After a week covering shifts in Albuquerque NM, I had half a day to explore and photography before returning to Dallas. I decided on a hike to the cave dwellings North of ABQ. In preparation I drove up to Santa Fe after work Thursday evening and stayed in an amazing little casita owned by one of the flight nurses. As usual, there is always an element of misadventure in my travels. I under estimated the cold nights of the NM high desert so I stopped by REI to grab a smart wool underlayer. Once out of the city, I found a side road and tried my hand at some beginners astro-photography.
Nikon D810 16mm f5 30sec ISO 2000.
I had very little idea of what I was doing but it turned out somewhat decently. More research required before venturing out again. I took a few where I illuminated the bush with my car headlights, but honestly the bush just wasn't very interesting and looked better as a silhouette. In lightroom I applied a gradient that cooled the top 3rd of the photo and left the bottom by the horizon the color temp that it was shot at. I reduced the noise a small amount (not a big deal for a photo in a blog post). Other than those two edits the photo is as is. It started getting late, cold, and a bit spooky, so I called it a night and headed into Santa Fe.
I set my alarm for 5 am, ended up sleeping until around 6, and realized that one smart wool pullover wasn't going to cut it on a hike in 30 degree weather. I pulled my pants over my pajamas and wore every shirt in my bag, and headed out to the Bandelier National Monument to climb into some ancient cave houses. My first stop is was the Tsankawi trail. The trail head is right off hwy 4, about 30 seconds after you turn off the main road from Santa Fe.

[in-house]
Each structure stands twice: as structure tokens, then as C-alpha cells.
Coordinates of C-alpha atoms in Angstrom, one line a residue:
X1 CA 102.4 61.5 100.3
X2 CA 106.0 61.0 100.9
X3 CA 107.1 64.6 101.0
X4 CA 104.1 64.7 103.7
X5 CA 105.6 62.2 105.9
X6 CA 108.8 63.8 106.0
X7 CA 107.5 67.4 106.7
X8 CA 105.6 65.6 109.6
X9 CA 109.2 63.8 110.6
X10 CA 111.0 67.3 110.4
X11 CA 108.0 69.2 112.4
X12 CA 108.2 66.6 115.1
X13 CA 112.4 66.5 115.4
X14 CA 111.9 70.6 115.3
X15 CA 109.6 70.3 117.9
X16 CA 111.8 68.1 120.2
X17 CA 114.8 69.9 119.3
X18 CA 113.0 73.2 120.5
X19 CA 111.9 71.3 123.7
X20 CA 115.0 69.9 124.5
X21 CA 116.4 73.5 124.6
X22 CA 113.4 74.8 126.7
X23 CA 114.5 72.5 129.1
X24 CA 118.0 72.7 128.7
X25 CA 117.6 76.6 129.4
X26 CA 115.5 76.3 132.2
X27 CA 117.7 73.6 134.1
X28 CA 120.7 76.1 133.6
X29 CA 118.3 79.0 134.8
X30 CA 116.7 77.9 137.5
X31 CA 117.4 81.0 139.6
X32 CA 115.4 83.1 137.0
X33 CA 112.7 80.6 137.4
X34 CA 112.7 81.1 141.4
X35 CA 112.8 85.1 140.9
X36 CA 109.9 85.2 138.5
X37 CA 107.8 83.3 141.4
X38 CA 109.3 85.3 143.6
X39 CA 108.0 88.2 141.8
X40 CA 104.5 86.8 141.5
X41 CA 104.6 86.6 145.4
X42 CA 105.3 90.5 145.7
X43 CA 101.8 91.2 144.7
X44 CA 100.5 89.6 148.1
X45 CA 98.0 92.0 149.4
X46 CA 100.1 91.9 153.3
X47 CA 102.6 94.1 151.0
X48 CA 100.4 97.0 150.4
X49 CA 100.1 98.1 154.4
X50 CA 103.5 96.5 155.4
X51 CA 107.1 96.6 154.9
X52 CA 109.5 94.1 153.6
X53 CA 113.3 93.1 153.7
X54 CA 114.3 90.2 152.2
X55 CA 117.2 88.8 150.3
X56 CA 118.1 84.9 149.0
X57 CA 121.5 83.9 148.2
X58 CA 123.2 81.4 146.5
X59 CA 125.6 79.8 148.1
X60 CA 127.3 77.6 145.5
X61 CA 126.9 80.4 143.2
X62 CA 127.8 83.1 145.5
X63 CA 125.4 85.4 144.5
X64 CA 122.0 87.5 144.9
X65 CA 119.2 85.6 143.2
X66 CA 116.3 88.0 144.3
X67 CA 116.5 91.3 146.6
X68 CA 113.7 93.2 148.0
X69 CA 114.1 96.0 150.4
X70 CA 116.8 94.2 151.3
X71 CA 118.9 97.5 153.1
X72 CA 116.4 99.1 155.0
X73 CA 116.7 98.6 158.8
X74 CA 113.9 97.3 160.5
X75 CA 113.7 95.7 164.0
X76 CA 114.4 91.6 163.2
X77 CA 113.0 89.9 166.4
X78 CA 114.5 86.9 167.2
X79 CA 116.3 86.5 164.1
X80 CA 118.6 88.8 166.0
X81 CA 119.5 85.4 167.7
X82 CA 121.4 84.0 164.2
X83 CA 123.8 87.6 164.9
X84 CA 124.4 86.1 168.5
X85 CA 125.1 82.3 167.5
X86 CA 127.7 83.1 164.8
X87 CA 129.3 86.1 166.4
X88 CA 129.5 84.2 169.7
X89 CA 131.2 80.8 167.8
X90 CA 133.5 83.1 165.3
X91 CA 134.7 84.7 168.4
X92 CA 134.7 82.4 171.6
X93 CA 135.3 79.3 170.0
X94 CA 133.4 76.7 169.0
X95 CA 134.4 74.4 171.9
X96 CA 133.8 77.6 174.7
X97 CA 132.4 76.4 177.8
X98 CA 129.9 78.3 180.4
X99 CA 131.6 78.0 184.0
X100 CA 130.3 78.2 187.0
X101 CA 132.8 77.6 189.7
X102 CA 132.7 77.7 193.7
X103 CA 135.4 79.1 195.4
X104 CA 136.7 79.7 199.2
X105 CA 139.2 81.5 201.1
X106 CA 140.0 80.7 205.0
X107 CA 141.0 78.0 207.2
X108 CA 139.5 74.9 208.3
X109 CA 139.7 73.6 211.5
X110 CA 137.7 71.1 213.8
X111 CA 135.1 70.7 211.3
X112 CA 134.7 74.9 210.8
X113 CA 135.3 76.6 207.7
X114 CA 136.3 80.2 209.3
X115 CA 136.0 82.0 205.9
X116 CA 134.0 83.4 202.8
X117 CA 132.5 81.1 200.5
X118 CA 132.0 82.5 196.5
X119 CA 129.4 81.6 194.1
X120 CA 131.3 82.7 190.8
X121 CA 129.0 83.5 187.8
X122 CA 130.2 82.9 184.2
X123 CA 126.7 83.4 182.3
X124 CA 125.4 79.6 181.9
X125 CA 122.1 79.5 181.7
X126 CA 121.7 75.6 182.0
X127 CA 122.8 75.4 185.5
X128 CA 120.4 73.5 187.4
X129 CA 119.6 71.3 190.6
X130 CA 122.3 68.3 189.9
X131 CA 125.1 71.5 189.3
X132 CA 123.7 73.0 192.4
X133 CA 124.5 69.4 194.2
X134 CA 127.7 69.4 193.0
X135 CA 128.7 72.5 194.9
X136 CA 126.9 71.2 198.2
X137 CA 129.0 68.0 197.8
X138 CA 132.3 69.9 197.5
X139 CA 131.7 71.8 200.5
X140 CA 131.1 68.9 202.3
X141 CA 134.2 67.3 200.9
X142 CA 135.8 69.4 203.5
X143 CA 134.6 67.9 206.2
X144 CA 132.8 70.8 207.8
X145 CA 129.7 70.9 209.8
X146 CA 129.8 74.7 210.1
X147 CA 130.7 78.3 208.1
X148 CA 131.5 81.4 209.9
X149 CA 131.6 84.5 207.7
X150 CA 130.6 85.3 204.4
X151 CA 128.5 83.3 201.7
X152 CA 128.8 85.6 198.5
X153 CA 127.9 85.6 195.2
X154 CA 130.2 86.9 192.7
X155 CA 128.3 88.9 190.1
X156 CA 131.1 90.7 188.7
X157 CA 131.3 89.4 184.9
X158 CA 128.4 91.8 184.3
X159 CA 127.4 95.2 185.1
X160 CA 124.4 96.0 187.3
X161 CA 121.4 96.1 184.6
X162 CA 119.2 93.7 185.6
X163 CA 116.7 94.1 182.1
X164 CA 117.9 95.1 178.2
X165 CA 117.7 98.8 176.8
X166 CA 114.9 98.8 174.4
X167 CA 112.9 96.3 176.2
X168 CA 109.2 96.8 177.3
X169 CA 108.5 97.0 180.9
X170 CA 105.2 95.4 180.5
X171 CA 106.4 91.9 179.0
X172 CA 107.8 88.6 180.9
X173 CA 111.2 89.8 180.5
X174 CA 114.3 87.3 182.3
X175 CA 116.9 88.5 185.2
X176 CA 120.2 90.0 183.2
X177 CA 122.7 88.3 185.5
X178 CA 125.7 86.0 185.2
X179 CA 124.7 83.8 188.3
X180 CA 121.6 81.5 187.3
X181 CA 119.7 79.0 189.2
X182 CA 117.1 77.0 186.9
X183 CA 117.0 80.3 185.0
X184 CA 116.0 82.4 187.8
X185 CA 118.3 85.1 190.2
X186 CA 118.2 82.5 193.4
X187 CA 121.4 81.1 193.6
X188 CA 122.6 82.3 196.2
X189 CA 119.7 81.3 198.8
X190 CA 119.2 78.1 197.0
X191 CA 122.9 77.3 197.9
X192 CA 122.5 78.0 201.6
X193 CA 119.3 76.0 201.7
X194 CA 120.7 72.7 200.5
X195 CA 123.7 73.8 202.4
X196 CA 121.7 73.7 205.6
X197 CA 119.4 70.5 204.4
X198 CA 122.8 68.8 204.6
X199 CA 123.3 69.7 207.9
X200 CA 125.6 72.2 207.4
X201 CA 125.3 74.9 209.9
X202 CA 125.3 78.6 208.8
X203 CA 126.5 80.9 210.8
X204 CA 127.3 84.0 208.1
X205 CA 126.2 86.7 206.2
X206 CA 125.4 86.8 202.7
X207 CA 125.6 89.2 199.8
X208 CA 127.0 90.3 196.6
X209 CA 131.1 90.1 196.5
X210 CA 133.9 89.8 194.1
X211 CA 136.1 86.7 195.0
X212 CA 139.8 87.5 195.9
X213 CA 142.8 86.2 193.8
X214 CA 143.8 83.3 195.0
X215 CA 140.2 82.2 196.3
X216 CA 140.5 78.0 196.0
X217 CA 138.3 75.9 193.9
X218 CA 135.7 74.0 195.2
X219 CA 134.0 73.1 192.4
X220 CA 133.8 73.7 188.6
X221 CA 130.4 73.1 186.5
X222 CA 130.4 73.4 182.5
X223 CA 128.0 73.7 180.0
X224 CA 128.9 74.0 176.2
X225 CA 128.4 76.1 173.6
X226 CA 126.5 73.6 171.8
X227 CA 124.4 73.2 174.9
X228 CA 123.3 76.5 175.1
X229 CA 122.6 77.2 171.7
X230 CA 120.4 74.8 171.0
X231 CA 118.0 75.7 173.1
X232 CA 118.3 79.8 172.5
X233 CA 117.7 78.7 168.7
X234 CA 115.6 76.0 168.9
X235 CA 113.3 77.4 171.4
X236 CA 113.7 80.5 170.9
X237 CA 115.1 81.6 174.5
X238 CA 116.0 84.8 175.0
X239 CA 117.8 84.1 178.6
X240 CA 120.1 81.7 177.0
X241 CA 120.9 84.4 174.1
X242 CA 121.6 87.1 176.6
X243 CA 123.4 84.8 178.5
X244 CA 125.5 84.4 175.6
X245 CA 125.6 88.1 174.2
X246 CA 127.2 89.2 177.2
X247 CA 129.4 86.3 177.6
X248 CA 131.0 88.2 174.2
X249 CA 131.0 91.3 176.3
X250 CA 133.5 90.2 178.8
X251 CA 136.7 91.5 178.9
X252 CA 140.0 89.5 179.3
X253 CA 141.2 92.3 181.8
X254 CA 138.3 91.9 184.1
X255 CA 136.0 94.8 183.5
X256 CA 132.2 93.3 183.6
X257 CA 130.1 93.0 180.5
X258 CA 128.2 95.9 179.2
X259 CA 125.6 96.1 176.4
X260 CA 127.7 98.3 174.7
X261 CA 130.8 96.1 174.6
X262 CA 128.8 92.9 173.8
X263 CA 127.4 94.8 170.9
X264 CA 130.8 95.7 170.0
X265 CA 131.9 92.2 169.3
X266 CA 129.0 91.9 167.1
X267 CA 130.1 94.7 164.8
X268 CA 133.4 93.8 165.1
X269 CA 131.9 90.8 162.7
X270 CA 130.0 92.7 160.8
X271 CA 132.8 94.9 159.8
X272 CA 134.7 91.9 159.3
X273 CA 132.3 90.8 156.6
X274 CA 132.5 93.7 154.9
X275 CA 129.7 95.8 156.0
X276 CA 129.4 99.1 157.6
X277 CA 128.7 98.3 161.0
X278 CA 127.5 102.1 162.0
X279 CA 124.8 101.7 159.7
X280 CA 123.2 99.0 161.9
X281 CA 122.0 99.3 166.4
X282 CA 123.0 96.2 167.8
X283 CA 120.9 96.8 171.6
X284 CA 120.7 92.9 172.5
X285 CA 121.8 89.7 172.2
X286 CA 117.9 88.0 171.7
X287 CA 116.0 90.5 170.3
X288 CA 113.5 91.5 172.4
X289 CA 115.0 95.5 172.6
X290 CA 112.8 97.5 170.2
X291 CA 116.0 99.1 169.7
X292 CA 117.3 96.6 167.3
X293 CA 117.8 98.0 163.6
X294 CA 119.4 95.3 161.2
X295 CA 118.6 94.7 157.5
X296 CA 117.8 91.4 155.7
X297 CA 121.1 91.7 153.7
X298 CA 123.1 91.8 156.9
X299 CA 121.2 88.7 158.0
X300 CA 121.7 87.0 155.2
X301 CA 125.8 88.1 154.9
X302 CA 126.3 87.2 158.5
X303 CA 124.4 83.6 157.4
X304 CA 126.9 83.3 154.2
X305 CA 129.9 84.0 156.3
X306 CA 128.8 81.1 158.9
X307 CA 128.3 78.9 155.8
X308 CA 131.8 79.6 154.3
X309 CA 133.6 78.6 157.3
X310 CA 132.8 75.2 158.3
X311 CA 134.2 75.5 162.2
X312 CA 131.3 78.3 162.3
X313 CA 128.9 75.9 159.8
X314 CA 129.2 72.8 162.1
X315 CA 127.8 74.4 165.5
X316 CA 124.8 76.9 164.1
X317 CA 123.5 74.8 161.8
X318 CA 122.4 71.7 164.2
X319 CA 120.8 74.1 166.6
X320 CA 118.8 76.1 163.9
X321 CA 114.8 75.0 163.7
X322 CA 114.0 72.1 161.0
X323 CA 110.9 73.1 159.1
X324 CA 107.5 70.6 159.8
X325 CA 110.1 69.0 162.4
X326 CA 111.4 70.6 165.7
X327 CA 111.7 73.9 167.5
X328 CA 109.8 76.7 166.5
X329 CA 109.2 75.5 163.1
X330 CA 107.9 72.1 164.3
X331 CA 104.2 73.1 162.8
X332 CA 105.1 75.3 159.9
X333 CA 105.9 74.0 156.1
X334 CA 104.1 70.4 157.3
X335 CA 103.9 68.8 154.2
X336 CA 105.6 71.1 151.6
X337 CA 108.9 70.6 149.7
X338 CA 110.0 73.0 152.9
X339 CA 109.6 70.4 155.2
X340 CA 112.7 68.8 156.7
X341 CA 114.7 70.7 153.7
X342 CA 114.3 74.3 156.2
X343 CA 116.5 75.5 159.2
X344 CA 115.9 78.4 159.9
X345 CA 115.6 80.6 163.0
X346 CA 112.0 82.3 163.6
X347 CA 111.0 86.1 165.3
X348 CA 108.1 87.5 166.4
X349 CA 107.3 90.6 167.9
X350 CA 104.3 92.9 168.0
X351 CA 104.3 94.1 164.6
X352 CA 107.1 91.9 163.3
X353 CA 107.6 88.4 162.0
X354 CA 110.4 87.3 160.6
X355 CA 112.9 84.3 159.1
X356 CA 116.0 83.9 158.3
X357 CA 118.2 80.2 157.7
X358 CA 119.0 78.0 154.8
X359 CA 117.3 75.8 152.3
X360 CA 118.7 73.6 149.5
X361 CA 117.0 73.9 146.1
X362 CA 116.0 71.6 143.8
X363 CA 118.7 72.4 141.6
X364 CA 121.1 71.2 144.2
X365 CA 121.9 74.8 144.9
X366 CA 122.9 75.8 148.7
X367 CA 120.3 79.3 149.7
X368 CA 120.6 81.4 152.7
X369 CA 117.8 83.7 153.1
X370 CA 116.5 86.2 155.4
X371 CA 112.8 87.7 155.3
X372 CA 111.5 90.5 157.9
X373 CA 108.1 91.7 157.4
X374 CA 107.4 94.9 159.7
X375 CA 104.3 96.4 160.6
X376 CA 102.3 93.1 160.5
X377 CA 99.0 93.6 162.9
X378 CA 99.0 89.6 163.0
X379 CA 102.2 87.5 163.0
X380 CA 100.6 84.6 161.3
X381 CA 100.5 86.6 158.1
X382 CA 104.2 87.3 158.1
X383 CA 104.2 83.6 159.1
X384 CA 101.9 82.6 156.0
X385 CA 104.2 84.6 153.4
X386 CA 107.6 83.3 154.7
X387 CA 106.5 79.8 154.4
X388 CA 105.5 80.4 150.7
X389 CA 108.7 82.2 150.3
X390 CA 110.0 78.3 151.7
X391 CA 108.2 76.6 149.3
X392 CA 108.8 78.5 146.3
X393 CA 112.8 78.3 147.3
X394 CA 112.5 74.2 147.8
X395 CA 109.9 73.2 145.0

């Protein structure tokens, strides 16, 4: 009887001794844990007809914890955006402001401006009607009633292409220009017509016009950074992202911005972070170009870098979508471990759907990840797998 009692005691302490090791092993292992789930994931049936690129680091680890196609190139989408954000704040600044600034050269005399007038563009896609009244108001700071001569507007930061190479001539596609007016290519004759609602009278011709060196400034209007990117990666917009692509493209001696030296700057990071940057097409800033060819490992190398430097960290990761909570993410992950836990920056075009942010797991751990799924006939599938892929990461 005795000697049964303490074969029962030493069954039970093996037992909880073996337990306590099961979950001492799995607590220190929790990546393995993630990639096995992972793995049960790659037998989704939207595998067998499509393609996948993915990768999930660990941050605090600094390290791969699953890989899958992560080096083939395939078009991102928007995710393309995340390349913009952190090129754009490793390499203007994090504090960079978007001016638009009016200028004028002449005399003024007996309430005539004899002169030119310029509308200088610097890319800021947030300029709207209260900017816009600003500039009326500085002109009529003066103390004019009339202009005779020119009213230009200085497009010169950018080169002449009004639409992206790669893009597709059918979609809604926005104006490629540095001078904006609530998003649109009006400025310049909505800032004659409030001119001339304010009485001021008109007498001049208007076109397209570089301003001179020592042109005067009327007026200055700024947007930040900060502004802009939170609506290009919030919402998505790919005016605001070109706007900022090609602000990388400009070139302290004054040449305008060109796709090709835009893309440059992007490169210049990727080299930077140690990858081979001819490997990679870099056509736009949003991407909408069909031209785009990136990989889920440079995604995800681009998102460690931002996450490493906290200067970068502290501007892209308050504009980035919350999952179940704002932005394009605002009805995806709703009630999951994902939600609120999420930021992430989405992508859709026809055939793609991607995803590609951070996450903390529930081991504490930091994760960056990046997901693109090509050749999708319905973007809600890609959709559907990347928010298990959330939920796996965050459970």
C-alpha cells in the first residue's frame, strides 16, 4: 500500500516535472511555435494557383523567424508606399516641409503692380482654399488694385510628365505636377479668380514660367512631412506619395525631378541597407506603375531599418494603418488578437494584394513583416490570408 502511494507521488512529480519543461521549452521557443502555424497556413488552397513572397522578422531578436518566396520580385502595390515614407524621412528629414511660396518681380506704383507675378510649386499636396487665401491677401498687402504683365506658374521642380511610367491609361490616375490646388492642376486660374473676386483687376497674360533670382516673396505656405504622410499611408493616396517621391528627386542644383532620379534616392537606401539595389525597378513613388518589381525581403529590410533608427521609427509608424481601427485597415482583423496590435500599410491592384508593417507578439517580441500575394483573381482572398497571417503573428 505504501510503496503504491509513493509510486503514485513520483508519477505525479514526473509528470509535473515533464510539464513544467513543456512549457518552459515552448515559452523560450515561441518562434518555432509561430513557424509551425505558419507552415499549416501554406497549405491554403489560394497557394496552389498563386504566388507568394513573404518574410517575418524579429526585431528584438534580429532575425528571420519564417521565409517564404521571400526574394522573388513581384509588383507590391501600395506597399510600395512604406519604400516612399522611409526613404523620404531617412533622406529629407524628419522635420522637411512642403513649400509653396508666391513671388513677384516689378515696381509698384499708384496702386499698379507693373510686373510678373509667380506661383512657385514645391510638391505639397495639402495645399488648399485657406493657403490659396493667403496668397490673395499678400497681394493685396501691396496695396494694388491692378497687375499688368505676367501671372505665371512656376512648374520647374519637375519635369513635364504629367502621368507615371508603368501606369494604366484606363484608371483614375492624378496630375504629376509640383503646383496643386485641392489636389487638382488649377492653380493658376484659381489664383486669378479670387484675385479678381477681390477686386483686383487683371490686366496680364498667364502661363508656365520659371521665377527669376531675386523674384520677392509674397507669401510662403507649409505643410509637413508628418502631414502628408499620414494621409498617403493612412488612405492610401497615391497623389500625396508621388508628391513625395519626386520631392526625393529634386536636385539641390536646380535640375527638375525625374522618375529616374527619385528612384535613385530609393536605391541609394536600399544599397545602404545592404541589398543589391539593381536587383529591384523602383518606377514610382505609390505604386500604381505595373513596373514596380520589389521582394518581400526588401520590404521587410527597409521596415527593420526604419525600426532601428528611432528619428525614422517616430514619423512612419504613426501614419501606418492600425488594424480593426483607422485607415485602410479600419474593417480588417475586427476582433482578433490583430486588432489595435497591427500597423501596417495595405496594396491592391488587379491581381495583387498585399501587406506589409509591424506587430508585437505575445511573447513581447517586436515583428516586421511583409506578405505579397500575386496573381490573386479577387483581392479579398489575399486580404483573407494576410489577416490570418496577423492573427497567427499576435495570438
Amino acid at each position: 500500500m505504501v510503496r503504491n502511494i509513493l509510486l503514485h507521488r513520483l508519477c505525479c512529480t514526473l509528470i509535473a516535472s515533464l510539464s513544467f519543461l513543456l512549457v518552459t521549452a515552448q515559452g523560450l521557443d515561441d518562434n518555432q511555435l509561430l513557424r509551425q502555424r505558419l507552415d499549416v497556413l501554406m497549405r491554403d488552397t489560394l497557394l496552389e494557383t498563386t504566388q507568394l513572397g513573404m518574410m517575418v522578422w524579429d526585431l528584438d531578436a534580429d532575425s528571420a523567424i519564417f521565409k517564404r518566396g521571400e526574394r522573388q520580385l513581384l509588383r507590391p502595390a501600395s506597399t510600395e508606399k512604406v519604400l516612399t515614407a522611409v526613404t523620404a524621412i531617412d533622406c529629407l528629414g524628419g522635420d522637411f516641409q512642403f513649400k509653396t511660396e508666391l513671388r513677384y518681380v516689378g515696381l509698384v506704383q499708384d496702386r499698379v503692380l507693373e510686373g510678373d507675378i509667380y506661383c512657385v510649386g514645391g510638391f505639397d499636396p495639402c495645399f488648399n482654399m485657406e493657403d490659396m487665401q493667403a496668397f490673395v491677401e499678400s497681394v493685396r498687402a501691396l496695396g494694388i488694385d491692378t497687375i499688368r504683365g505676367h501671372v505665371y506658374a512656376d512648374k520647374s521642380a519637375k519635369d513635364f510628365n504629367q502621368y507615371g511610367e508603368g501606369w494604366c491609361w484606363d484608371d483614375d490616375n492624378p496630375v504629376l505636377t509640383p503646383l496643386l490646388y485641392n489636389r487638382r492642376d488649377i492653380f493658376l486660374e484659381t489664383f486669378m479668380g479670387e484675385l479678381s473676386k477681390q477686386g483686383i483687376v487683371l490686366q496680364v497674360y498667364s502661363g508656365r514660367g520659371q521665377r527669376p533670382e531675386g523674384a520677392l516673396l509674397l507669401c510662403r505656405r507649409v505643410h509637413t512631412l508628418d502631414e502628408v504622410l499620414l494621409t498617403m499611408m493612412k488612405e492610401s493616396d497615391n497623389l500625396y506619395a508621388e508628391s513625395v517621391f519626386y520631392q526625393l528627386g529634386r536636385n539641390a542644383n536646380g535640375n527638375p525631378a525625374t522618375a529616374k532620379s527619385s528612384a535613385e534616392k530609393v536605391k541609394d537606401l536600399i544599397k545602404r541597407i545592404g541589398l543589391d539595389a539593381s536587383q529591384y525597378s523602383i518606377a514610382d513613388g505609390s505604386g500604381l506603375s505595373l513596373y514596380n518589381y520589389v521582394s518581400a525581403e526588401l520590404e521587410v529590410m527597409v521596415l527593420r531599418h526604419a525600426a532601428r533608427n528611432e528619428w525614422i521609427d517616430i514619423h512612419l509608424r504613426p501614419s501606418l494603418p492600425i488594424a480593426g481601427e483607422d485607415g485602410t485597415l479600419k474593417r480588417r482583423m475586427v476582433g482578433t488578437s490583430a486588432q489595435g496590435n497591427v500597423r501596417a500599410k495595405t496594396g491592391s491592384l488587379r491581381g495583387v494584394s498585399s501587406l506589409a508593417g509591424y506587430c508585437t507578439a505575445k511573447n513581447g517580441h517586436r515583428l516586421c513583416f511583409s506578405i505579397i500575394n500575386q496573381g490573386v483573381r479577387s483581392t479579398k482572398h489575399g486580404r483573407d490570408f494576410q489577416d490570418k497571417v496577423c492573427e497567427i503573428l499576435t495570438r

I was excited to see that I was the first one there that morning. This is an amazing trail that I highly recommend to anyone visiting the area, even if you do not have time to visit the actual park itself, this hike took about two hours (with me taking about 1000 photos) and seems to be a bit of a secret (good thing my blog is too!). It starts with a ladder up to the top of the Mesa and loops back around through an area of cave dwellings and pictographs. On the top of the mesa they have left the ruins untouched by request of the Pueblo Native Americans (the people of the near by San Ildefonso Pueblo are the most direct descendants of these ancient cave dwellers); thus there are stones from ancient homes and bits of pottery scattered about. Juxtaposed with the peace of this ancient site, from the top of the mesa you can see the cars speeding by on the highway below. On a personal note, this reminds me of my childhood in Albuquerque where my grandmother and I used to wander out our back gate and into the desert to explore a dried up river bed looking for treasure, where we'd then sit on a rock and count the colors of cars passing on a distant highway. As a five year old, this was a grand adventure into an expansive wilderness, 30 years later that old dried up river bed in ABQ is nothing more than standard suburbia. But here up on this mesa, I can renew that adventurous spirit and smile thinking of my grandmother.
After climbing down another set of ladders, I made my way around the edge of the Mesa, literally walking in the footsteps of the ancestral Pueblo people. The soft volcanic tuff wore away with year after year of travel from the dwellings to water sources and possible agricultural sites.
The caves themselves were just large enough for someone 5' like me to stand in hunched over, and about large enough for four or so people to sit inside. I noticed that the ceilings of the cave were covered in soot and imagined this was from cooking, however I later read that they used to burn the ceilings to prevent the rock from crumbling, and that the park service occasionally re-chars them to keep them maintained. I was very impressed that there seems to have been no vandalism and that I could truly picture the inhabitants living here, carving meaningful symbols and pictographs into the walls of their homes. The fact that there was no immediate park service presence on this trail, made this my favorite over the more crowded Bandelier Monument down the road. And it restored my faith in humanity that the trail was immaculately clean and no graffiti or damage visible to these ancient caves.